People are rightfully concerned about robotics and automation costing us jobs. A report issued by the World Economic Forum early this year (see here) projected that 5.1 million jobs will be lost by 2020 across the 15 leading economies. This loss is attributed to “labor market changes” which includes robotics and automation. But for sake of this discussion, let’s blame robots for all 5.1 million lost jobs.
Tim Worstall, unsurprisingly a contributor to Forbes Magazine, puts this number into a less gloomy light (see here). He points out that while this 5.1 million figure sounds huge, it is out of a total labor pool of about 1.68 billion workers. This translates to a projected unemployment increase of only 0.3%, well below the noise level in these projections. Coincidentally, I wrote a recent article about how statistics are often reported in a very misleading fashion (see here).
Of course job loss is not the only concern or even the major concern. The number of people forced to retrain and change jobs is not included in these projections. Certainly jobs always evolve, but periods of rapid and widespread job disruption are nevertheless painful and difficult. Even those who can transition through the major upheaval being caused by automation and globalization may find themselves forced into jobs they no longer love. More importantly those new jobs may pay far less than the old ones. This loss of standard of living must be mitigated through responsible corporate and governmental policies.
But I contend that human nature will win out in the end over automation. Automation ostensibly promises greater efficiency but this is simply counter to human nature. I’ve written in the past about the tendency of really smart people to come up with astoundingly convoluted solutions to simple problems (see here). Given that tendency, smart people will naturally direct automation toward enabling more complicated systems rather than merely replacing humans in existing ones.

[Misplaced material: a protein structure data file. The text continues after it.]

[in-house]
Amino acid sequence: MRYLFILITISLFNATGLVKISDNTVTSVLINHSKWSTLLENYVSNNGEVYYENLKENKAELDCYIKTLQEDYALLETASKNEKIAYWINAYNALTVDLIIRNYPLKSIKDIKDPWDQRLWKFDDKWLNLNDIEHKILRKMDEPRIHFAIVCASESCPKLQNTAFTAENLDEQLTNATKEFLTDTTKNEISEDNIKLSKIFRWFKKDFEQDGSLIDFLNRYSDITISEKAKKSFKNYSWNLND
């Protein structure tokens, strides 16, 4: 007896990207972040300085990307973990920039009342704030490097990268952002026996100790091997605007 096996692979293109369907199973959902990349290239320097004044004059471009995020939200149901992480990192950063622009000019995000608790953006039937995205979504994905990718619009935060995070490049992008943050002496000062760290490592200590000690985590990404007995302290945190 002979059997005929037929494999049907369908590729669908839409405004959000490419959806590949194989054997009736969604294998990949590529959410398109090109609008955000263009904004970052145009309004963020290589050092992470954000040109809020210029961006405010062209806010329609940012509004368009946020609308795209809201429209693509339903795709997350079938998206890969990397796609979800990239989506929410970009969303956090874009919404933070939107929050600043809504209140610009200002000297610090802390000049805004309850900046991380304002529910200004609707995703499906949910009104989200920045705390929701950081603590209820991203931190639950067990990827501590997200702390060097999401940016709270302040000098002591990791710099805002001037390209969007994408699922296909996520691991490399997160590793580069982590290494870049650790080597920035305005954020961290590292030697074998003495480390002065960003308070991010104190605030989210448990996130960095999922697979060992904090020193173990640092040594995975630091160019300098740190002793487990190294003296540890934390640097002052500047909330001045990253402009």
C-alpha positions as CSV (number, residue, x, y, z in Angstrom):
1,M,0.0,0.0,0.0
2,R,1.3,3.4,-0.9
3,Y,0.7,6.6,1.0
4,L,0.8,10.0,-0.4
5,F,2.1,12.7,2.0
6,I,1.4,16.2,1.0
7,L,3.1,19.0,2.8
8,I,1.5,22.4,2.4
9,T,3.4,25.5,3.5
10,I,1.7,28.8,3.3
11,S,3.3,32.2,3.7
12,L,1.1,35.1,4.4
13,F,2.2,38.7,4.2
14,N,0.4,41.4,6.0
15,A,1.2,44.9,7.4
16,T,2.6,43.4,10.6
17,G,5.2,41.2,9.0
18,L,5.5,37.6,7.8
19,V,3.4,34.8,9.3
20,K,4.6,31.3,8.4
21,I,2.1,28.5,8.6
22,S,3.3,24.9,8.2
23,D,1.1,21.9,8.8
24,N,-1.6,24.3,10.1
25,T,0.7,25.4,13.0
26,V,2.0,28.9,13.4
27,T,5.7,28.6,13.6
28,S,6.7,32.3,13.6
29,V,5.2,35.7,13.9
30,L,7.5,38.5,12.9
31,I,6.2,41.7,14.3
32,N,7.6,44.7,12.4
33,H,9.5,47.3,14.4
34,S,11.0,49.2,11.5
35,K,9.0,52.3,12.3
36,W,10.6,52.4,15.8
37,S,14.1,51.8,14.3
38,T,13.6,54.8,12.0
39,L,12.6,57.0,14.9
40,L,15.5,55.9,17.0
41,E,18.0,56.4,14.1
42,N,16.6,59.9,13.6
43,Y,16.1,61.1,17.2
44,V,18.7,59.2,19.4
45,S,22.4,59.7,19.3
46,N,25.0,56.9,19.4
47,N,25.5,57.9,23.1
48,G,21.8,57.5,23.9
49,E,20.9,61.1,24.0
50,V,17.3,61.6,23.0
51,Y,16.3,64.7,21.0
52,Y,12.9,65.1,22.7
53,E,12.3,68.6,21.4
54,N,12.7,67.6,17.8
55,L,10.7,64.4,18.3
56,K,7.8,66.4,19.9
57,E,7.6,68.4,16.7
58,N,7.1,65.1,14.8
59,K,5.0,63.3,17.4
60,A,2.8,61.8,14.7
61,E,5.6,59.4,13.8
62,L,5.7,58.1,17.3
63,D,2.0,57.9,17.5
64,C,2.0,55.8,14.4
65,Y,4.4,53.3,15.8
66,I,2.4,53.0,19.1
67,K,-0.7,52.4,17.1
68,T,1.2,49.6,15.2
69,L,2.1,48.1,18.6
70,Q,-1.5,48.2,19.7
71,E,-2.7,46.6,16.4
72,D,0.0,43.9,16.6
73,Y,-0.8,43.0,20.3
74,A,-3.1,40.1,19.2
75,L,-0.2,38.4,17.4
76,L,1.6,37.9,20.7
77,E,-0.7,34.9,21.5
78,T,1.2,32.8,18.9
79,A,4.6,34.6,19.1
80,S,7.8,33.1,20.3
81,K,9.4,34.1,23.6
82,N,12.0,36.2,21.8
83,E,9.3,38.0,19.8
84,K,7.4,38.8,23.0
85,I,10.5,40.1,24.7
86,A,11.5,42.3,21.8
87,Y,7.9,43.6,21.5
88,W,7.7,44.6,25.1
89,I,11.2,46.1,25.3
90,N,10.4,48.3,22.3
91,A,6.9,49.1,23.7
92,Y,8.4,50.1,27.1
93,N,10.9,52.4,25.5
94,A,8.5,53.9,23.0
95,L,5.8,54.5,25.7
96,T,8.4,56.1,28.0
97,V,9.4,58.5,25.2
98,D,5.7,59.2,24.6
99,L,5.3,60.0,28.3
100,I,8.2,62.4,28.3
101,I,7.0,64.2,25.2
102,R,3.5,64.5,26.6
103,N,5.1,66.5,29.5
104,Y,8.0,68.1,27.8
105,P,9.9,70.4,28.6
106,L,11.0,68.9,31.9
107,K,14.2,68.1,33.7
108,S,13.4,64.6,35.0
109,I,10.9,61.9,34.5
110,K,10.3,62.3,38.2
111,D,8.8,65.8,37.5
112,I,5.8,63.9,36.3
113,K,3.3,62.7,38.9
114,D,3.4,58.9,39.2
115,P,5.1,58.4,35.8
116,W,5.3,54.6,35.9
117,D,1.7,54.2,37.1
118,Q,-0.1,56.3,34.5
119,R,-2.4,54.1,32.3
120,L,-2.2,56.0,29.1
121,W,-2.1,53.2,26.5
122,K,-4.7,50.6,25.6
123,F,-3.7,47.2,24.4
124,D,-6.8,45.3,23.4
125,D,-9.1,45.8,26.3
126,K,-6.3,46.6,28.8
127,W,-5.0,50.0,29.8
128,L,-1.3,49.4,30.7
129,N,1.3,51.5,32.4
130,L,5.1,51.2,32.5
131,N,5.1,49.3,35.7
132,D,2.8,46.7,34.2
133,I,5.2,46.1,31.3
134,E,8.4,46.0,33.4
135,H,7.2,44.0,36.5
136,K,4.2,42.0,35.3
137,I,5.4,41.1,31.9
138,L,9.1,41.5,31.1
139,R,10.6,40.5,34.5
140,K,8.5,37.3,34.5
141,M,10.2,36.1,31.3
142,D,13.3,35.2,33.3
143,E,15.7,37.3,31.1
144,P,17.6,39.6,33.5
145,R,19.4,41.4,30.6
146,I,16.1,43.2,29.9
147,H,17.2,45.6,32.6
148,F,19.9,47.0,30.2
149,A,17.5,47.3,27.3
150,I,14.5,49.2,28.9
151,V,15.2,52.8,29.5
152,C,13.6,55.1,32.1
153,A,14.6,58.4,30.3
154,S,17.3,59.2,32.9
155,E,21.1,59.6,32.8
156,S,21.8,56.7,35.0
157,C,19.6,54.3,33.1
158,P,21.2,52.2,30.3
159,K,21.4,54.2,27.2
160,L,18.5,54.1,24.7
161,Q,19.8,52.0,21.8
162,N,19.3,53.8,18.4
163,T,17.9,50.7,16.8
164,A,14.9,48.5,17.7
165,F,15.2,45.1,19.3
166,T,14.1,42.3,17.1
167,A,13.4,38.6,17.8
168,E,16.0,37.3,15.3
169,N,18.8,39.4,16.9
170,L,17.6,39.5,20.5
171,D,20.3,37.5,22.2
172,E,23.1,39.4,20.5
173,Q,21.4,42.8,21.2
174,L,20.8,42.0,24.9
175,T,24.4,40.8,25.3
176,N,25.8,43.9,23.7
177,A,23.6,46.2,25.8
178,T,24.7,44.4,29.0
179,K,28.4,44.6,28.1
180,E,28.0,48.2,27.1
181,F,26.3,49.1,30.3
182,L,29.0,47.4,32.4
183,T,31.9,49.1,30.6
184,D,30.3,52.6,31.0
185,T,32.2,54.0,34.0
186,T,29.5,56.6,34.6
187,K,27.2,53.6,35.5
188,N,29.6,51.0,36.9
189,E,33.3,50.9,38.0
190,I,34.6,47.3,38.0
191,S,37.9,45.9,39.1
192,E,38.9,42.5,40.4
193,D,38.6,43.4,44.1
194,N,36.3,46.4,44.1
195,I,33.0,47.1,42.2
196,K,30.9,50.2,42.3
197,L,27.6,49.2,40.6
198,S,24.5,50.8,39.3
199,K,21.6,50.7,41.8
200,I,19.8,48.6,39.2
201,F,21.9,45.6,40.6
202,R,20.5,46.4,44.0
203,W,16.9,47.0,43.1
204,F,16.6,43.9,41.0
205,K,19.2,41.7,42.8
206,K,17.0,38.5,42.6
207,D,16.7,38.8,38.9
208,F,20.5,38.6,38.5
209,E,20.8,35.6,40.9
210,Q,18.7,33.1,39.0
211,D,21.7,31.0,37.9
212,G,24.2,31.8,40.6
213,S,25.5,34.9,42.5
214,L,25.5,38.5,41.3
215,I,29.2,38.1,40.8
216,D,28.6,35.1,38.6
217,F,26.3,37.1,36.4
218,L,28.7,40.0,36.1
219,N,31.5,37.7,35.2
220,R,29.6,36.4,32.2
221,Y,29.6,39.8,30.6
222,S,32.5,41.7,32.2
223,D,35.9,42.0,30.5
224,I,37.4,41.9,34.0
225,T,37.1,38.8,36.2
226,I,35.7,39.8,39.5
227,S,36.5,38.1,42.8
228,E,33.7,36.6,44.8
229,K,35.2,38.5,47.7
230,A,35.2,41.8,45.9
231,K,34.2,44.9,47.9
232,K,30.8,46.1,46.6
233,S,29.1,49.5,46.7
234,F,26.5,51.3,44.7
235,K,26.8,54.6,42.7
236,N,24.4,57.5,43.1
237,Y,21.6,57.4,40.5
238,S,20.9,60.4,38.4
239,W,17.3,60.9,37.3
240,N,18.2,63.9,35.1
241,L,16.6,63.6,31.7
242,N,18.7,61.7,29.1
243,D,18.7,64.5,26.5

Our tendency toward complication is synergistic with another characteristic of human nature – empire building. In my book on business management (see here), I talk at length about how inefficiency is ironically desirable in the workplace. Contrary to typical intuition, deadwood workers are assets while high-performers are obstacles to the inherent goal of managers to expand their head counts and their budgets. Therefore, automation will be unavoidably applied in such a way as to increase human headcounts by increasing complexity rather than decreasing headcounts through greater efficiency.
Here’s just one example. Ten years ago I designed and developed a customer management system for my employer for negligible cost. Ongoing support costs were also negligible. But this simple, robust, and powerful system would never be replicated today. Now there are new “automation” frameworks available designed to make this easier. But, despite all the promised efficiencies of moving to an automation platform, no jobs were lost in this transition. Quite the opposite, implementing this new system required literally hundreds of people and tens of millions of dollars, not to mention a huge explosion in personnel required to support it moving forward. The benefits are very debatable, but the costs are not.
In this as in many cases, the automation that one might fear would cut jobs proves to dramatically increase the number of jobs needed to support far more complex and fragile systems. Automation, when implemented in accordance with our human nature and self-interest, is likely to create many, many new jobs overall. While this won’t help with the disruption problem, loosing net jobs overall is not likely to be a problem.
Human nature, and the benefits that inefficiency and complexity offer for empire-building, effectively protects us from a future where automation takes over all our jobs.